1. Introduction Part I of this series of papers ( Liu et al. 2008a ) provides an overview of an operational mesogamma-scale forecast model, called the Real-Time Four-Dimensional Data Assimilation (RTFDDA) system, that is in use at the U.S. Army Test and Evaluation Command (ATEC) test ranges. The forecast component of RTFDDA is based on the fifth-generation Pennsylvania State University–National Center for Atmospheric Research Mesoscale Model (MM5; Grell et al. 1995 ). The forecast model

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O. Kipkogei, A. M. Mwanthi, J. B. Mwesigwa, Z. K. K. Atheru, M. A. Wanzala, and G. Artan

forecasts typically have low spatial resolution and to generate increased spatial detail, statistical or dynamical downscaling techniques are employed. In the dynamical technique, regional models, driven by initial and boundary conditions from GCMs, are used ( Castro et al. 2006 ). This technique is the more fundamental in that it involves simulation of the dynamical and physical processes giving rise to spatial details. However, imperfect representation of such processes may introduce errors that limit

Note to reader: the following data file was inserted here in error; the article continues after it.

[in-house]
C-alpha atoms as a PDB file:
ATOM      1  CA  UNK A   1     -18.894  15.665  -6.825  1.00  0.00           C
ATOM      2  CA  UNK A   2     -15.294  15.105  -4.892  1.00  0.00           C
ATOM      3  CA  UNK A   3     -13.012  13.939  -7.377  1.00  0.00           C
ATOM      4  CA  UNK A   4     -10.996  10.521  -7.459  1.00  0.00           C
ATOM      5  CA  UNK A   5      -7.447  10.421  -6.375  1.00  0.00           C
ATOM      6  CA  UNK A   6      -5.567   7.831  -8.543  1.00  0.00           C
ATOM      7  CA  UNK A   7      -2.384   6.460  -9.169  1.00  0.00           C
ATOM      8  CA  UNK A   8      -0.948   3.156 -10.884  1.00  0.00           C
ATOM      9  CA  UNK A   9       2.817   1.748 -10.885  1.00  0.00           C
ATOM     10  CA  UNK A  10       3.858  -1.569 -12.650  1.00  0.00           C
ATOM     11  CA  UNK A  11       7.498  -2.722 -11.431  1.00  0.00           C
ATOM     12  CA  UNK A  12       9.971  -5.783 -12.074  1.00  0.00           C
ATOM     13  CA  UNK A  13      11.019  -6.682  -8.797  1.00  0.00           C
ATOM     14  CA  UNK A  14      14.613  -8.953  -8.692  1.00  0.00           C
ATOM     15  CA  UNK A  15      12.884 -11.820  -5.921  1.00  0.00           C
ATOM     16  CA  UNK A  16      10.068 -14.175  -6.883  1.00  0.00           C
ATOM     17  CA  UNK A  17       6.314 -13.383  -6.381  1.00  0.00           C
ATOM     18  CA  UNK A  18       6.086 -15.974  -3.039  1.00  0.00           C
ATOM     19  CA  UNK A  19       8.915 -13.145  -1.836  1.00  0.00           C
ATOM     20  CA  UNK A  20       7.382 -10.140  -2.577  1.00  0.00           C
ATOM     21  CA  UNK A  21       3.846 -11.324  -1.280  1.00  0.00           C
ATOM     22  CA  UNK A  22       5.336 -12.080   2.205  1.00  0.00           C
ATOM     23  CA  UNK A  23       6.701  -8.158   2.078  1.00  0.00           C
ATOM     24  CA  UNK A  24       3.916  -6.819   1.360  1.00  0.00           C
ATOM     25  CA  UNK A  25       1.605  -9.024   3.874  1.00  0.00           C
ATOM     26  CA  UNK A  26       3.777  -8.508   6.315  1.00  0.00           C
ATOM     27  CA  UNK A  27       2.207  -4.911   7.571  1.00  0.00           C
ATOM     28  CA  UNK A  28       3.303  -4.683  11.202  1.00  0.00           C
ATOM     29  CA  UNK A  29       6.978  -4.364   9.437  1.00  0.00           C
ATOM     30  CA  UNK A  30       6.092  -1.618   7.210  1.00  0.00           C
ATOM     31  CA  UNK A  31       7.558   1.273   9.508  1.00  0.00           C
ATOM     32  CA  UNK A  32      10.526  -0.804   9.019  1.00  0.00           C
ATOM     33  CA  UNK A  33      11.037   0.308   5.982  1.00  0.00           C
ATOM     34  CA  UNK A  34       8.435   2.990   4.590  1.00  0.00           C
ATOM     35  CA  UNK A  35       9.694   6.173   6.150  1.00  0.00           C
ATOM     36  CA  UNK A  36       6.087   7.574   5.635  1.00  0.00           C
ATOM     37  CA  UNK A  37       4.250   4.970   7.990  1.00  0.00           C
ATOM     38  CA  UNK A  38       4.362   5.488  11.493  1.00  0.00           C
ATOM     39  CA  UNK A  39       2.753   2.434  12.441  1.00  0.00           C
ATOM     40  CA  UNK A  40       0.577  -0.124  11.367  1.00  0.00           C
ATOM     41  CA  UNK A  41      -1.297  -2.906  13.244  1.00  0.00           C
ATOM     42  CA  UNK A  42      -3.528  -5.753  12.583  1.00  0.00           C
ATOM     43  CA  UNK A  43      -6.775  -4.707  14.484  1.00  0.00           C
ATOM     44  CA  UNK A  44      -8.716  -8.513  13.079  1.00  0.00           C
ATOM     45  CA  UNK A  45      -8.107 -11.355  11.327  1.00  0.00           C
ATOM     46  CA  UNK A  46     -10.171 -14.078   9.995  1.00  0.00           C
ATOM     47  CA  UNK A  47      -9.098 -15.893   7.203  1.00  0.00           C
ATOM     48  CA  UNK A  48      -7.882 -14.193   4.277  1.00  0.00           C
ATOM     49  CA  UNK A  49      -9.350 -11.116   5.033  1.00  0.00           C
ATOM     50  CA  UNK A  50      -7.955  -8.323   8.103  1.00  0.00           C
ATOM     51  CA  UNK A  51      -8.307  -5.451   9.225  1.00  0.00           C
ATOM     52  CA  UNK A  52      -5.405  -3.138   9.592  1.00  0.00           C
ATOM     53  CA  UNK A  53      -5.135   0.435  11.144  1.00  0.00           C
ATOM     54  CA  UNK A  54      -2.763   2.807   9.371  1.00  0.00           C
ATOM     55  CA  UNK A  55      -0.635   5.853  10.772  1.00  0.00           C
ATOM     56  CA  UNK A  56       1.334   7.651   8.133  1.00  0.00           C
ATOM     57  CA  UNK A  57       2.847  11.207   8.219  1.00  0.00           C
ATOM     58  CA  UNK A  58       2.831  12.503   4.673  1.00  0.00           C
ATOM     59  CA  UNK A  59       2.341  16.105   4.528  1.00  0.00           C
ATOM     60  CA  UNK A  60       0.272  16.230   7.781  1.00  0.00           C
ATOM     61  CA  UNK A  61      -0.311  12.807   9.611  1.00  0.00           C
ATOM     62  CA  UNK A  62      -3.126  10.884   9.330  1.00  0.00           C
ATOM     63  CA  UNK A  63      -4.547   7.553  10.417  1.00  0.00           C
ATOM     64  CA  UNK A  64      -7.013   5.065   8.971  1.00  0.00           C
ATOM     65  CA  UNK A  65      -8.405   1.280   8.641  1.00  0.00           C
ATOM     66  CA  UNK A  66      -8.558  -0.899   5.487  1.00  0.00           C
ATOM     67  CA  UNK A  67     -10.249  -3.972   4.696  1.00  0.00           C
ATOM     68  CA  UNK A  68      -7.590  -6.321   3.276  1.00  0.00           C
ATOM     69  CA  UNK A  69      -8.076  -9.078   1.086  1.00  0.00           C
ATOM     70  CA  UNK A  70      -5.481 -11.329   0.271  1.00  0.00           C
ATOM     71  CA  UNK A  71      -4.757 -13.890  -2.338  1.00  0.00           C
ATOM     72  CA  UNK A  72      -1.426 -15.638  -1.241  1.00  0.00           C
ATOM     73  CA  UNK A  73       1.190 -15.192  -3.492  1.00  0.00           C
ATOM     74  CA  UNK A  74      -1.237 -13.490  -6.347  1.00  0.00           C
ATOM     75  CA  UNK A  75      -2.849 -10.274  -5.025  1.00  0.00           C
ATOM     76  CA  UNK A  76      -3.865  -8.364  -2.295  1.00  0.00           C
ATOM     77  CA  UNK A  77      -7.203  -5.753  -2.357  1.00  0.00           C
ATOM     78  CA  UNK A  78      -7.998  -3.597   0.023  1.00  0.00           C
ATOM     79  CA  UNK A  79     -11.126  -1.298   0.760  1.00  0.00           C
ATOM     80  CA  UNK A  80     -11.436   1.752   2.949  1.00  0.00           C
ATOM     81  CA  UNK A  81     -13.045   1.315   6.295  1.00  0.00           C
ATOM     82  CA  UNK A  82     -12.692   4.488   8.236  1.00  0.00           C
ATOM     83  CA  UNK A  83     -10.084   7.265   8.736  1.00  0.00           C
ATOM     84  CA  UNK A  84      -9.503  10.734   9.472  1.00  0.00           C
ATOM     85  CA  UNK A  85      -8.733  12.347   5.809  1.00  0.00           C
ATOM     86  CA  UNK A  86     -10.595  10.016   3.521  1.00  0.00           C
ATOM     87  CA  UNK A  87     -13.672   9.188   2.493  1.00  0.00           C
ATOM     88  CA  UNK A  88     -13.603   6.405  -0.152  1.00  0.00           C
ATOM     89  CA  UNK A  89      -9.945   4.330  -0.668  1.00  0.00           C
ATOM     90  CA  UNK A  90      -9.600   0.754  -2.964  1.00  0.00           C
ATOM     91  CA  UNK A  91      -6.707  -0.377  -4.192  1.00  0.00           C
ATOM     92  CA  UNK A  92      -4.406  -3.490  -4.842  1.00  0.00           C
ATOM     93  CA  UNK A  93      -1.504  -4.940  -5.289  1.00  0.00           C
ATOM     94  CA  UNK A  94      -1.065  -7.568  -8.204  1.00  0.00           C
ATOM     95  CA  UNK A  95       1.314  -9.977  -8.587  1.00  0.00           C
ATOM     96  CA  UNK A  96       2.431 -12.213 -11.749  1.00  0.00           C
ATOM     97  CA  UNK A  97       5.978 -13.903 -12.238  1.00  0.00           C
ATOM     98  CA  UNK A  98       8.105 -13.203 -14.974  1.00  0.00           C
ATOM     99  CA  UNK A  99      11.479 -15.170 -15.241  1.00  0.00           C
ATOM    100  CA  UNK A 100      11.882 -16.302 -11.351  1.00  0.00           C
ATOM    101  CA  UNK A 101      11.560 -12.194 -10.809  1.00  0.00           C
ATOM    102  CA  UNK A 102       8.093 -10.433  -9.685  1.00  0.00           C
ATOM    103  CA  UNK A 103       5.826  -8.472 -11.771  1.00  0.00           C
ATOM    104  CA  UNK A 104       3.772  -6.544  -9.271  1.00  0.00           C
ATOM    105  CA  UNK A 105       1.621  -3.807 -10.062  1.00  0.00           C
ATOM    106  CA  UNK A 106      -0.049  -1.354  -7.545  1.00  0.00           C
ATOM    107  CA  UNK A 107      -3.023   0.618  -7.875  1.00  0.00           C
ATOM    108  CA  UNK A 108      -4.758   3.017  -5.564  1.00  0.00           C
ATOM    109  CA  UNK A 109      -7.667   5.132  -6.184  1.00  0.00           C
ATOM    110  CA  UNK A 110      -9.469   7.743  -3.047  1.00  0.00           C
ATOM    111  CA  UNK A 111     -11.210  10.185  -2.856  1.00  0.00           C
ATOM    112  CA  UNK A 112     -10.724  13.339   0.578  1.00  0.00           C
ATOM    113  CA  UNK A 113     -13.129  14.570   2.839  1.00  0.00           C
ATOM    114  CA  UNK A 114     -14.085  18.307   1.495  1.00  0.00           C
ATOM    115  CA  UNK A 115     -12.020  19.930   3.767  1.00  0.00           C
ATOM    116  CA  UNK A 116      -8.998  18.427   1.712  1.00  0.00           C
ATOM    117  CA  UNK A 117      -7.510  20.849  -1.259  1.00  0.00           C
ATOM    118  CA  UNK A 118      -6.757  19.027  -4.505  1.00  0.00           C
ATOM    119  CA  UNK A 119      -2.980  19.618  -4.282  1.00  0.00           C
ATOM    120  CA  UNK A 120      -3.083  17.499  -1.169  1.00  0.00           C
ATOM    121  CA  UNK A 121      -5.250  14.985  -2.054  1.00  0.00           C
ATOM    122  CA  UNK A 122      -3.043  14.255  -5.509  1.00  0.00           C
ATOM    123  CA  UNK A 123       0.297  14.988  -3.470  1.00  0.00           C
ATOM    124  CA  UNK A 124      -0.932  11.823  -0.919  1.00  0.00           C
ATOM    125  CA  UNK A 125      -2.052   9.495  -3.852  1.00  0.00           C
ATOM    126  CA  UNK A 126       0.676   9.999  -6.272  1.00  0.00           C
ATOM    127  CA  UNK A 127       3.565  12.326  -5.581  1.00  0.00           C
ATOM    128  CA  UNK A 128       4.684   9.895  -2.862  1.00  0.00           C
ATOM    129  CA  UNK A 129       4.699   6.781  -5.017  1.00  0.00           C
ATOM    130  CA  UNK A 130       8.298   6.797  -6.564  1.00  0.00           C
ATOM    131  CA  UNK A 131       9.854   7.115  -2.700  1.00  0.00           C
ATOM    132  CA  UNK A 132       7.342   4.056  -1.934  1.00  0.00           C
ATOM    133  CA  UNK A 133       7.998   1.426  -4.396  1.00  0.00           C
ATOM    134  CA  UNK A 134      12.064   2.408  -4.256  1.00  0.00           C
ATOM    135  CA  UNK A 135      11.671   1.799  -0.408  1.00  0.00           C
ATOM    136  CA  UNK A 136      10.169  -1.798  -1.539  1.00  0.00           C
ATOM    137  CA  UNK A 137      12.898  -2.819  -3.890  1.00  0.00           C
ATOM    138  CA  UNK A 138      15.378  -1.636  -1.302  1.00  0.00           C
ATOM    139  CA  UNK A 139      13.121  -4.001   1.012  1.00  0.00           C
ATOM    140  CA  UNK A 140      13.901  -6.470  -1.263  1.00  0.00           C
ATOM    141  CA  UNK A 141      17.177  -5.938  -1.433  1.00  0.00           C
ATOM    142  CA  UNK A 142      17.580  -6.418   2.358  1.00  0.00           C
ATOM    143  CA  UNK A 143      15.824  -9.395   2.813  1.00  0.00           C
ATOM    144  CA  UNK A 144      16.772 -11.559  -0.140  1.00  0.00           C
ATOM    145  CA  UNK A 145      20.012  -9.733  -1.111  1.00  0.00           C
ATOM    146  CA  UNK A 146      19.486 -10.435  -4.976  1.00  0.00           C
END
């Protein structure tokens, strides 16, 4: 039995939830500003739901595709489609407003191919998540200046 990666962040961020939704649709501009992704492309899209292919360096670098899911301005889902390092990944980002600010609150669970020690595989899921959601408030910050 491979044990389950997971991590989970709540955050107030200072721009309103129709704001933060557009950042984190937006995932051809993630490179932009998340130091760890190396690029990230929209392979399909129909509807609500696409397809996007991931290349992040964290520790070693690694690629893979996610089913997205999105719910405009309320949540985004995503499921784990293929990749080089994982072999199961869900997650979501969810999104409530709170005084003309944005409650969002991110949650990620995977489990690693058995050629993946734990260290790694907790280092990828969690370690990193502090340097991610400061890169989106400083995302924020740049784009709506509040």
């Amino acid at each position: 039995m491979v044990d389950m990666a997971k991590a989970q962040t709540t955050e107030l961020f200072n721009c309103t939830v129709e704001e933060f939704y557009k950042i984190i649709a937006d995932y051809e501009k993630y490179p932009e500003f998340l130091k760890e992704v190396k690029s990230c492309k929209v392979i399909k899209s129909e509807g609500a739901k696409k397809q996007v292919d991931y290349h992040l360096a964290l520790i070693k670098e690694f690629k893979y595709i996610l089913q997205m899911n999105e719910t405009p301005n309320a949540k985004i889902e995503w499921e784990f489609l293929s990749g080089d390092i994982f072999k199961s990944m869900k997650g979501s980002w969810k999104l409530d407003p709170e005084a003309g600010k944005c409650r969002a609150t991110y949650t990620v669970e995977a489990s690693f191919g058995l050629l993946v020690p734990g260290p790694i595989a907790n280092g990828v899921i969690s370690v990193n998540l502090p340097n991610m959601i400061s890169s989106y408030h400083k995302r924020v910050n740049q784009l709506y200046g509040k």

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Iris Odak Plenković, Luca Delle Monache, Kristian Horvath, and Mario Hrastinski

filter in analog space (KFAS); Delle Monache et al. 2011 ]. With that approach, the correction of the current forecast is based on a higher weight to the analog forecasts closer to it. The authors demonstrate that both approaches increase correlation and reduce random and systematic errors. Similar approaches are used for predicting other variables as well. Djalalova et al. (2015) show similar results predicting PM 2.5 concentration, while Nagarajan et al. (2015) test the techniques across